Fil Albuquerque
 
  1  
Reply Mon 9 May, 2016 05:29 am
@Olivier5,
Interesting post thanks !
0 Replies
 
Briancrc
 
  0  
Reply Tue 31 May, 2016 07:11 pm
http://www.roadandtrack.com/motorsports/a29354/conscious-unconscious-thought-racing/
0 Replies
 
jwagner
 
  0  
Reply Mon 6 Jun, 2016 07:41 am
@MoralPhilosopher23,
Yes I believe in free-will. I believe in free-will because that is how it was created to be. Without freewill, we would all be robots walking about the earth. God is all knowing and knows the choices we are going to make.
cicerone imposter
 
  1  
Reply Mon 6 Jun, 2016 11:42 am
@jwagner,
Correction: It's not god, it's evolution of homo sapiens sapiens.
0 Replies
 
Cassander
 
  0  
Reply Sat 18 Jun, 2016 04:21 pm
@MoralPhilosopher23,
How do deniers of free will explain human innovation and creativity? In other words, how do they explain human actions that are not predictable from past behavior but are successful in reaching their goal? By extension, how do they explain the vast proliferation of human cultural diversity, which is accumulated from innumerable acts of innovation and creativity? And how do they explain cultural change over time, in past history and, in accelerated fashion, in the present day?
Baboonik1
 
  1  
Reply Tue 21 Jun, 2016 03:30 pm
@Cassander,
How do deniers of free will explain human innovation and creativity? In other words, how do they explain human actions that are not predictable from past behavior but are successful in reaching their goal? By extension, how do they explain the vast proliferation of human cultural diversity, which is accumulated from innumerable acts of innovation and creativity? And how do they explain cultural change over time, in past history and, in accelerated fashion, in the present day?

How do defenders of Free Will explain Nature creativity and all its incessant innovations? In other words, how do they explain Nature actions that seem to them as not predictable from past behavior but are successful in creating the marvelously fascinating beauty of the Universe from enigmatic black holes to deadly viruses. By extension, how do defenders of Free Will explain the proliferation of Nature diversity which is accumulated from innumerable acts of new creations from magnificent Himalayas to a knowledge seeking forum member. And how do they explain the Climate Change over time, in past history and in an ominously accelerating fashion, in the present day.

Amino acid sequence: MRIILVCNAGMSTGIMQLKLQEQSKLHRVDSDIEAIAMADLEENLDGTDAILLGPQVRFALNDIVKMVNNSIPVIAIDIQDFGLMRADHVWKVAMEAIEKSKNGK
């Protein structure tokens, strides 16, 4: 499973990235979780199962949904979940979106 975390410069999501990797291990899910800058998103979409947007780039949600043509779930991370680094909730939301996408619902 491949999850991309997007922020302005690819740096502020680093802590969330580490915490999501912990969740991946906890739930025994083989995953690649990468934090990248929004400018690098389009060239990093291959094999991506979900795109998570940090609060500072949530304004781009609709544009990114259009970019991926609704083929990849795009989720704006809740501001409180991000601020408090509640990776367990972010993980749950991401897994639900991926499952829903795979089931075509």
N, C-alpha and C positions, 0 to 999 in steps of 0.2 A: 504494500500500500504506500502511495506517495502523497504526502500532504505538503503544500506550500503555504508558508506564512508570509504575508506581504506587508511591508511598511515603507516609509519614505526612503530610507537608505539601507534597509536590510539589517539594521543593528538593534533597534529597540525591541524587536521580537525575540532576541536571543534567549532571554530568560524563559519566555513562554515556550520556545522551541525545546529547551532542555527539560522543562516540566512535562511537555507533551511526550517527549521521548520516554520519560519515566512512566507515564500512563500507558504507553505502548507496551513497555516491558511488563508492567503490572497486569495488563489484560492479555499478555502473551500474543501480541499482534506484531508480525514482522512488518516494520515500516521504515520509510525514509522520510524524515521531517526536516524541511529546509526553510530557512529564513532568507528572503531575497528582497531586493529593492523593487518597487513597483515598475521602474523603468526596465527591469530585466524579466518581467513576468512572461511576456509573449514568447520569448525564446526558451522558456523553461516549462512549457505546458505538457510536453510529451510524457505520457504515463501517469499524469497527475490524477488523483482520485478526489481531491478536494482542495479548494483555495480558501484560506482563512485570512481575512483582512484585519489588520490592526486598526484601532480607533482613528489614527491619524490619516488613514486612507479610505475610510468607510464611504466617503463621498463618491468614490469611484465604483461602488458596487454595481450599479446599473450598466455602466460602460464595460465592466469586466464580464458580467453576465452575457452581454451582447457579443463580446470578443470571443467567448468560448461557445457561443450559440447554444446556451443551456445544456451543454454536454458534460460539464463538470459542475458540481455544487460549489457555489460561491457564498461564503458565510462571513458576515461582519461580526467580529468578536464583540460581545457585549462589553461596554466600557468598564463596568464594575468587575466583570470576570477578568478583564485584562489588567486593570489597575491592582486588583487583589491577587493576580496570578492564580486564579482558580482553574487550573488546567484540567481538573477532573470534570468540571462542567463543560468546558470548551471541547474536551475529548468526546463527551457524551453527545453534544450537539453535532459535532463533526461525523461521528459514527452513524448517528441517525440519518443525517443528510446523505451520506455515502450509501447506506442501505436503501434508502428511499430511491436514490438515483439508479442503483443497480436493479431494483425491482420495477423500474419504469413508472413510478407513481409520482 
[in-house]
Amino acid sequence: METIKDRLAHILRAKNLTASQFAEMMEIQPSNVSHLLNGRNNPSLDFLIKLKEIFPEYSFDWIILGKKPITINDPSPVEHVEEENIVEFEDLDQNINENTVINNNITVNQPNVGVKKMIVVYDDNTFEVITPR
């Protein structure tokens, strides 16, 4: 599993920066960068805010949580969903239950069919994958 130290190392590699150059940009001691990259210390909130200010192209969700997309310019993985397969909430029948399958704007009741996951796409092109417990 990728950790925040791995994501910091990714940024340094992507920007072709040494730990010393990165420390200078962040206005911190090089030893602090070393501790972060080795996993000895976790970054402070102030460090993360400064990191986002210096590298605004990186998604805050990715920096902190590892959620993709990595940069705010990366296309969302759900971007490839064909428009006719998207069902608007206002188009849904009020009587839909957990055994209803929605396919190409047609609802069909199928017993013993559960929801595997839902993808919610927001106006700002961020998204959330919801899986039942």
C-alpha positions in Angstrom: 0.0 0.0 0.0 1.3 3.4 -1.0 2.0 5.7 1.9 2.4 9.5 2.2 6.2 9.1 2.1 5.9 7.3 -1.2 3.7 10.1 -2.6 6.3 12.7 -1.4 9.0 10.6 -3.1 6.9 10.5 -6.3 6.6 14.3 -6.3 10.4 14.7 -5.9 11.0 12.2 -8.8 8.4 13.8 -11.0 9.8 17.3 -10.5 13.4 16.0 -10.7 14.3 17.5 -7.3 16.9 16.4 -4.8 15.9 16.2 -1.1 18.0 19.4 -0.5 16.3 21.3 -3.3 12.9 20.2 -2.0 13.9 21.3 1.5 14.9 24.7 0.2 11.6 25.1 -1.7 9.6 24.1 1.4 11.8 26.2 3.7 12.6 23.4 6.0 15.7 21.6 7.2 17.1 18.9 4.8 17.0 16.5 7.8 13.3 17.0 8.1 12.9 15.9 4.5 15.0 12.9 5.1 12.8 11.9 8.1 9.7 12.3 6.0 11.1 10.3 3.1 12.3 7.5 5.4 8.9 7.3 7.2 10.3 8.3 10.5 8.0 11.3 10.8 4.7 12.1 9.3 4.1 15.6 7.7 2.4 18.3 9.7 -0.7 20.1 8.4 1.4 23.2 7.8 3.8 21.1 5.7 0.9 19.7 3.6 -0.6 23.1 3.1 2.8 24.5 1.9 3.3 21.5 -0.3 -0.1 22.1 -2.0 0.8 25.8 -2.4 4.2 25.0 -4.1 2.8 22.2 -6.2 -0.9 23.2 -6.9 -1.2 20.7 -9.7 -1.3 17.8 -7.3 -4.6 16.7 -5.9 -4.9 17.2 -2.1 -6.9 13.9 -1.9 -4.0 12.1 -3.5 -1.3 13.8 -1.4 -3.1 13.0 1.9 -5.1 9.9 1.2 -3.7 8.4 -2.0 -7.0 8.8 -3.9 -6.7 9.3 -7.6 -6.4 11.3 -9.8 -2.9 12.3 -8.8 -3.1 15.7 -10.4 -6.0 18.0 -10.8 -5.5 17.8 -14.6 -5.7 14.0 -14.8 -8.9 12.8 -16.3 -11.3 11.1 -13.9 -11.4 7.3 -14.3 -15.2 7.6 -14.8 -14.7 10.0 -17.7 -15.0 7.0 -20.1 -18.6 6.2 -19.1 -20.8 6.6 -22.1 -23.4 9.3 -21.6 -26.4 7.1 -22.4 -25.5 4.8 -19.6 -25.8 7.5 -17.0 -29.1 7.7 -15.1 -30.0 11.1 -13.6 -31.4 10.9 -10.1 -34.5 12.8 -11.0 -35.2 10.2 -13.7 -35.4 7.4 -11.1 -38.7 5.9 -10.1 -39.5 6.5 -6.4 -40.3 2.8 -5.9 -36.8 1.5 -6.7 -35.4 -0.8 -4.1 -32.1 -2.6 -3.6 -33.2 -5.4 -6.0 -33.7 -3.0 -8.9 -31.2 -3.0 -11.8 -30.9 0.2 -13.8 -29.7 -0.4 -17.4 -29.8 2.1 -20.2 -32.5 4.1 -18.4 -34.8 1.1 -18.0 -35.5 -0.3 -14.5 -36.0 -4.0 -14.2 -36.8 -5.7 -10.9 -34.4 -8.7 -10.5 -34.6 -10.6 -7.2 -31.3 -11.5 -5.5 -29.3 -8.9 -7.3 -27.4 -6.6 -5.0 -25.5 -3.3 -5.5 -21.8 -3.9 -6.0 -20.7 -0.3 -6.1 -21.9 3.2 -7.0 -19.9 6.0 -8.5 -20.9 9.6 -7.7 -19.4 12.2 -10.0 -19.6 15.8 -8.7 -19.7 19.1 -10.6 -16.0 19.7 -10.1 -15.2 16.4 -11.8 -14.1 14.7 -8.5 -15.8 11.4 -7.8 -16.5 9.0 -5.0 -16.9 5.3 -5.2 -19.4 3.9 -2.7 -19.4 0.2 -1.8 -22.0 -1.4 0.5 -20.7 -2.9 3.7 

Most of all – Where do defenders of Free Will determine the “game changing” difference between Human and Nature activities?
cicerone imposter
 
  1  
Reply Tue 21 Jun, 2016 04:33 pm
@Baboonik1,
It's because 'free will" is the wrong word. It's NATURE/natural.
Cassander
 
  1  
Reply Sun 26 Jun, 2016 06:10 pm
@cicerone imposter,
Nature changes in adaptive ways as a result of biological evolution by natural selection, which takes at hundreds or thousands of years. Human behavior changes as a result of cultural evolution, which occurs much faster. The source of natural change, adaptive or otherwise, is random mutations to genes. The source of cultural change, adaptive or otherwise, is new ideas. Don't the deniers of free will insist that what happens in human consciousness, the seat of ideas, has no independent causal effect on human behavior?
cicerone imposter
 
  1  
Reply Sun 26 Jun, 2016 06:32 pm
@Cassander,
Think Hitler, Tojo, Musolini, and Confucius. They changed the whole culture.
Cassander
 
  1  
Reply Mon 27 Jun, 2016 03:09 pm
@cicerone imposter,
Think the gay rights movement, particularly the strategies of the leaders who developed the campaign for gay marriage and the tactic of "coming out" to friends and relatives. The dam of resistance by Christians seems to have just broken, after the massacre in Orlando.
cicerone imposter
 
  1  
Reply Mon 27 Jun, 2016 03:21 pm
@Cassander,
I've always believed in equal rights for all. It's probably because I'm Japanese American, and grew up at a time when discrimination against us were common.
0 Replies
 
usmanbin
 
  1  
Reply Mon 27 Jun, 2016 10:16 pm
Not Exactly but it can be! It depends on certain reasons.
0 Replies
 
 

Related Topics

How can we be sure? - Discussion by Raishu-tensho
Proof of nonexistence of free will - Discussion by litewave
morals and ethics, how are they different? - Question by existential potential
Destroy My Belief System, Please! - Discussion by Thomas
Star Wars in Philosophy. - Discussion by Logicus
Existence of Everything. - Discussion by Logicus
Is it better to be feared or loved? - Discussion by Black King
 
Copyright © 2021 MadLab, LLC :: Terms of Service :: Privacy Policy :: Page generated in 0.06 seconds on 07/25/2021 at 12:48:20